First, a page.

A new group is being formed to address offshore leases for renewable energy projects. Now the question: Who gets a seat at the table?
On Nov. 19 a task force of local, state, Wampanoag and federal officials is scheduled to meet for the first time at Massachusetts Maritime Academy in Buzzards Bay to discuss commercial leases for projects such as wind turbines in federal waters off the coast of Massachusetts.
Invitations to join the group went out Oct. 20, but the commission had not received one as of Friday.
“It’s concerning given that Cape Cod comprises two-thirds of the Massachusetts coastline,” Niedzwiecki wrote.
Consultation with local communities is “critical” to forming a consensus around where wind turbines and other renewable energy projects are located, said Mark Forest, chief of staff to U.S. Rep. William Delahunt, D-Mass.
Officials from the Interior Department are scheduled to meet with Delahunt this week to brief him on the task force and who will be involved, Forest said.
“That’s one of the things that we want to understand,” Forest said of the group’s makeup.
Cape Wind unaffected
Similar task forces are being formed in Rhode Island, New Jersey, Delaware and Virginia.
The task force’s work is not expected to affect the proposed Nantucket Sound wind farm, which would sit in the so-called “doughnut hole” of federal waters in the middle of the Sound. The U.S. Minerals Management Service, a division of the Department of Interior, is the lead agency to review Cape Wind and other potential leases for wind turbines on the outer continental shelf.
In addition to federal officials, the task force will include only elected state and local officials or their designated representatives, according to a draft charter document obtained by the Times.
Collaboration has worked in other states and countries, particularly in Europe; Germany zoned the North Sea for 25,000 megawatts of offshore energy in two years, Forest said.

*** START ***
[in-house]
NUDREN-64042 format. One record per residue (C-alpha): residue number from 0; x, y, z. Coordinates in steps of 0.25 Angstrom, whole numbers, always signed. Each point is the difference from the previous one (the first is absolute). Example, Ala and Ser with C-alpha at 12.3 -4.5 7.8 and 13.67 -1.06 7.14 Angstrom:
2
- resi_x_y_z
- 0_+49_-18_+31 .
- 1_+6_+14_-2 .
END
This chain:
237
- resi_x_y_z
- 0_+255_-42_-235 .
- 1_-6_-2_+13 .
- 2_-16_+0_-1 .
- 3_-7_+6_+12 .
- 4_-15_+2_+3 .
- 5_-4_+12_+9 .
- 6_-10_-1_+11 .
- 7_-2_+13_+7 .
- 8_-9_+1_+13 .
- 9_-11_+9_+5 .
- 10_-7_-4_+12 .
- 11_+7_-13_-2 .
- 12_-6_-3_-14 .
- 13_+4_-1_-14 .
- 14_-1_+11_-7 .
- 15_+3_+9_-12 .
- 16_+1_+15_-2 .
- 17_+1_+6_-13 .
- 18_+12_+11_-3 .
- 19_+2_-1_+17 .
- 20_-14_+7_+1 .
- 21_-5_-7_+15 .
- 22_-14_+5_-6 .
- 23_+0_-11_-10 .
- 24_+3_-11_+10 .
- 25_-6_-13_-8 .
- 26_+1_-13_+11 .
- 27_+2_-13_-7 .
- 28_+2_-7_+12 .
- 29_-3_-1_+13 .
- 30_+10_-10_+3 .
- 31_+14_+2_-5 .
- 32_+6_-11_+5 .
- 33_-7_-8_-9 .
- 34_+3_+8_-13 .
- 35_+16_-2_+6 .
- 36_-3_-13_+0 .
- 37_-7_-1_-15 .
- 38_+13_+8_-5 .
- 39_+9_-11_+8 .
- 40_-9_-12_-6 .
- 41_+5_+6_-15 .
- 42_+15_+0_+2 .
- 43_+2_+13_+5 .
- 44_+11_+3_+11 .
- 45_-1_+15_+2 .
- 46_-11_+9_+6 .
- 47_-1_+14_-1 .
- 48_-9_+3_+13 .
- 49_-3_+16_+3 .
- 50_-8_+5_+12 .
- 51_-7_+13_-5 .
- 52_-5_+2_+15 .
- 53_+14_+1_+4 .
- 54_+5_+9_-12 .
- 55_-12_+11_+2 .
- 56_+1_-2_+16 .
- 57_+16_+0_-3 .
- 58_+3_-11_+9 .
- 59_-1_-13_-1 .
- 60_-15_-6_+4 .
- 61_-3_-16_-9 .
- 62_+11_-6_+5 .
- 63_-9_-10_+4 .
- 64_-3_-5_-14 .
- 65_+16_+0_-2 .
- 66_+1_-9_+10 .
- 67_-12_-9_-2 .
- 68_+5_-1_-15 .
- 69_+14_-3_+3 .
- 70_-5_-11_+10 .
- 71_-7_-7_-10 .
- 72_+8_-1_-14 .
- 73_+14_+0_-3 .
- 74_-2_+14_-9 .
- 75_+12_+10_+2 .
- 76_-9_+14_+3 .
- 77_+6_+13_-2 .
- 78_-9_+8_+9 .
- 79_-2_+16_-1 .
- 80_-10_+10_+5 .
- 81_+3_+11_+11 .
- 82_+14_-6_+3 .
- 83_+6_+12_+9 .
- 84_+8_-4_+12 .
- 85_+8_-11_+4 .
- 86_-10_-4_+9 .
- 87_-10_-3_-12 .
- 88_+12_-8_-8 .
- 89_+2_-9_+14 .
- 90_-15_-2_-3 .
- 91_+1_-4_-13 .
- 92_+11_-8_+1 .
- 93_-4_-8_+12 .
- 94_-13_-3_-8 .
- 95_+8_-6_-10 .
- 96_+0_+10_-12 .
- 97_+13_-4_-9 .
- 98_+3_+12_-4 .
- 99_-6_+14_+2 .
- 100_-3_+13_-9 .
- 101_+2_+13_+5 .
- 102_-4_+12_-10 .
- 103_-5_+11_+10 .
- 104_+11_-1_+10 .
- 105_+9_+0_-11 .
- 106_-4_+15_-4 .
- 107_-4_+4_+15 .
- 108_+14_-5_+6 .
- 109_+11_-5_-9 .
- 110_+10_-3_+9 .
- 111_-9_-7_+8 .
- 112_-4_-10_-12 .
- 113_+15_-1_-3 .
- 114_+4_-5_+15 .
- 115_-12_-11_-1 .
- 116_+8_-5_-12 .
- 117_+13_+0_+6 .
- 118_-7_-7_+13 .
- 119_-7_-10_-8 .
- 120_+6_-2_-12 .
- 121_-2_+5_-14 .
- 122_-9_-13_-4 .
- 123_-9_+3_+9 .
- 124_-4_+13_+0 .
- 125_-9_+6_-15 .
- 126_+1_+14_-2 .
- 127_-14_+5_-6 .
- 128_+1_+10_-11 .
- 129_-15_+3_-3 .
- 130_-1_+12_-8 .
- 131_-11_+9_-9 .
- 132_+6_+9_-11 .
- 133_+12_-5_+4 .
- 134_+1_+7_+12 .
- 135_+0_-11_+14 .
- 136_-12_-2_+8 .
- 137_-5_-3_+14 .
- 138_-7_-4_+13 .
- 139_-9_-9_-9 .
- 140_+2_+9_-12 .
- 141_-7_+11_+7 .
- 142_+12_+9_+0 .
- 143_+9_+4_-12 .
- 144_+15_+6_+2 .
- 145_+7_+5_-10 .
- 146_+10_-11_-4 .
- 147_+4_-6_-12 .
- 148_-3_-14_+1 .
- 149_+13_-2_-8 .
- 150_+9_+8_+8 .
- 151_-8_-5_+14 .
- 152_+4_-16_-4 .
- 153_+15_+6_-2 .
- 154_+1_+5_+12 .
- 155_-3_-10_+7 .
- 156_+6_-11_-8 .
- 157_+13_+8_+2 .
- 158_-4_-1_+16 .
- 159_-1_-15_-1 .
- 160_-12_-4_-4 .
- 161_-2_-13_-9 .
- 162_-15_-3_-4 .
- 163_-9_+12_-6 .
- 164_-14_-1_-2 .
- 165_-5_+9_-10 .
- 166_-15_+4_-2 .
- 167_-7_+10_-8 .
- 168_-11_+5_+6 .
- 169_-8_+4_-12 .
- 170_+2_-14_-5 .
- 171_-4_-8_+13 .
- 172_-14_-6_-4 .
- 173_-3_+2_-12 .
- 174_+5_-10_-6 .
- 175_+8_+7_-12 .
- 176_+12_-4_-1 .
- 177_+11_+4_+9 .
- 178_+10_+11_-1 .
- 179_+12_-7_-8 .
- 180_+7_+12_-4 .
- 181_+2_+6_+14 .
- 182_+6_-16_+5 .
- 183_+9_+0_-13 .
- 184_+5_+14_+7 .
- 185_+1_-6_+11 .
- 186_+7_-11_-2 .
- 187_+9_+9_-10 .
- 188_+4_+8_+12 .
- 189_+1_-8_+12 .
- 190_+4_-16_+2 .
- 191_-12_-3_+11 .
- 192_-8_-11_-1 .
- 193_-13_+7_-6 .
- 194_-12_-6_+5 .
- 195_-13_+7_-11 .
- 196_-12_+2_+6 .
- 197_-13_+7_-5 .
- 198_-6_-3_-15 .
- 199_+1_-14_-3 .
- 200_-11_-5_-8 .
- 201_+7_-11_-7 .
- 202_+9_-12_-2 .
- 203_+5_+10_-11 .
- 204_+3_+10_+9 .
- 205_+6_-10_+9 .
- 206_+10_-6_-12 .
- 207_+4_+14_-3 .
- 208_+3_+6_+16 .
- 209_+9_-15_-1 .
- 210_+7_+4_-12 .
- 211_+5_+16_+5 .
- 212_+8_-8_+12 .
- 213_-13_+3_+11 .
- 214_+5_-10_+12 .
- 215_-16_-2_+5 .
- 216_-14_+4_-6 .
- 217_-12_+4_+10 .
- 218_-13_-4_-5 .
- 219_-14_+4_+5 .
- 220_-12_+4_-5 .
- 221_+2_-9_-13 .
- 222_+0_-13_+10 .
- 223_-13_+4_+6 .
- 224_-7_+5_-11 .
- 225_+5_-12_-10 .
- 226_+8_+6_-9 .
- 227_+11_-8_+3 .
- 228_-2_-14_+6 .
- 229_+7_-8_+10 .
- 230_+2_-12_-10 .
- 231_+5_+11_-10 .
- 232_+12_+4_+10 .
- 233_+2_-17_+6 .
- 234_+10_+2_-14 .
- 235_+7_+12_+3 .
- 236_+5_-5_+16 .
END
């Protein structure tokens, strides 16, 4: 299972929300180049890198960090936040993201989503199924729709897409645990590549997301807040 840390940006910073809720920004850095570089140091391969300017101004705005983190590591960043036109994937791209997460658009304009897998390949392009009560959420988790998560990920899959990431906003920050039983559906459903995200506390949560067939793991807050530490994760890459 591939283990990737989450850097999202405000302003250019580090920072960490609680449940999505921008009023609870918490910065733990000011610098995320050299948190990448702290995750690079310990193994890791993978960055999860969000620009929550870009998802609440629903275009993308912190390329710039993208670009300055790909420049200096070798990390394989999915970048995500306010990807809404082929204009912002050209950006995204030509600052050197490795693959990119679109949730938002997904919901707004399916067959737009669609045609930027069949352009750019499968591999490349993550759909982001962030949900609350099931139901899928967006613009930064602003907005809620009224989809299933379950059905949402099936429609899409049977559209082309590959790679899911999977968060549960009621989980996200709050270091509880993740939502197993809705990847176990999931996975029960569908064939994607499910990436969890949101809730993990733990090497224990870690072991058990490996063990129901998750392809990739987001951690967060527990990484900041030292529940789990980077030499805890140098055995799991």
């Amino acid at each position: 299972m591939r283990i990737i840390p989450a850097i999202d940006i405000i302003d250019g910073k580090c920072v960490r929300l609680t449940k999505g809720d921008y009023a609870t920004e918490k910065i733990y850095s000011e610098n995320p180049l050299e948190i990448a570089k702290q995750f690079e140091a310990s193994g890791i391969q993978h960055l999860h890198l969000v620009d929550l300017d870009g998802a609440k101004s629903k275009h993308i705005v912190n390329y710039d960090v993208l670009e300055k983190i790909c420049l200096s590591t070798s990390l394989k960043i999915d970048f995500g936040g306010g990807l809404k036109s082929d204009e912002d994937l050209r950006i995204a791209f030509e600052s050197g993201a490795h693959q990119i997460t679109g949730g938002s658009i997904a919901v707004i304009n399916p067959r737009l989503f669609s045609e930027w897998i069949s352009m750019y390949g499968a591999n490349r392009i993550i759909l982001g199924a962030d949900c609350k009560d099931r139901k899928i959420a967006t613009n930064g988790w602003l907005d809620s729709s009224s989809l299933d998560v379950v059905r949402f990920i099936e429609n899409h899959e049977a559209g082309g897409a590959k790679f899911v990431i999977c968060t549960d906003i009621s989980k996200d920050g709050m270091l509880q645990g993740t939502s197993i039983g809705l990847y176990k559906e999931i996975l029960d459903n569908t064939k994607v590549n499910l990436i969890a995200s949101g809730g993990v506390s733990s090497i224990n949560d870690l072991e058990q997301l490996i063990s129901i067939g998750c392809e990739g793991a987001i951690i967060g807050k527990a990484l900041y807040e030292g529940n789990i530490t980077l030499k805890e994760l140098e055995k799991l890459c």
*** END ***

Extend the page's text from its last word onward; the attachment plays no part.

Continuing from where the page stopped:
The Cape Cod Commission is not the only group that fears being left out of the process.
A group of renewable-energy advocates, other nonprofit groups and Cape and Islands officials have written a consensus statement calling, in part, for a community group to work in parallel to the elected officials and federal agencies, said Chris Powicki, president of Cape and Islands Renewable Energy Collaborative.
“The question is, how will stakeholder groups and the public be represented?” Powicki said.
The process the state undertook to create its draft ocean management plan is an example of the disenfranchisement that is possible if all such groups are not included, he said.
Martha’s Vineyard, in particular, has railed against the state’s plan, which proposes two areas southwest of the island for potential large-scale wind-energy projects.
Unlike its Cape counterpart, the Martha’s Vineyard Commission will have a voice on the joint task force.
The commission has received an invitation to join the task force, said William Veno, senior planner with the island agency.
And at a recent meeting with state officials about the state draft plan, island officials were told that the state’s major areas of interest for wind energy development lie in federal waters, Veno said.
This came as welcome news for some islanders who questioned why the state was “experimenting” in state waters when the greatest renewable energy resources, such as wind, lie beyond the three-mile boundary with federal waters, Veno said.
But, as of now, the draft plan still leaves waters off the Vineyard open to the greatest degree of wind-energy development in the state: 166 commercial-scale turbines and another 10 community-sponsored turbines.
‘A bad start’
“It’s unfortunate that this has gotten off to a bad start,” said Edgartown Selectman Arthur Smadbeck. Because the move to develop offshore renewable energy is so new, it is hard to blame anyone for missteps, he said.
But projects such as Cape Wind are examples of what can happen when planning is not done well, Smadbeck said.
Approval of the proposal by Cape Wind Associates LLC to build 130 turbines in the Sound is currently stalled over historic and tribal objections, including a bid to have the area listed on the National Registry of Historic Places as a traditional cultural property.
The potential listing, while not an outright death knell for the project, could lead to more significant delays in the already eight-year-long permitting process for Cape Wind. The state’s historic commission is expected to decide whether the Sound is eligible for a listing this month. A final decision on the listing could come by the end of the year and, if approved, would create another series of hurdles for Cape Wind.
Attempts to rush the state’s ocean management plan through — a final version is due by Dec. 31 — exemplify how offshore renewable energy has gotten off on the wrong foot, Smadbeck said.
“The message we are trying to send is, slow down,” he said.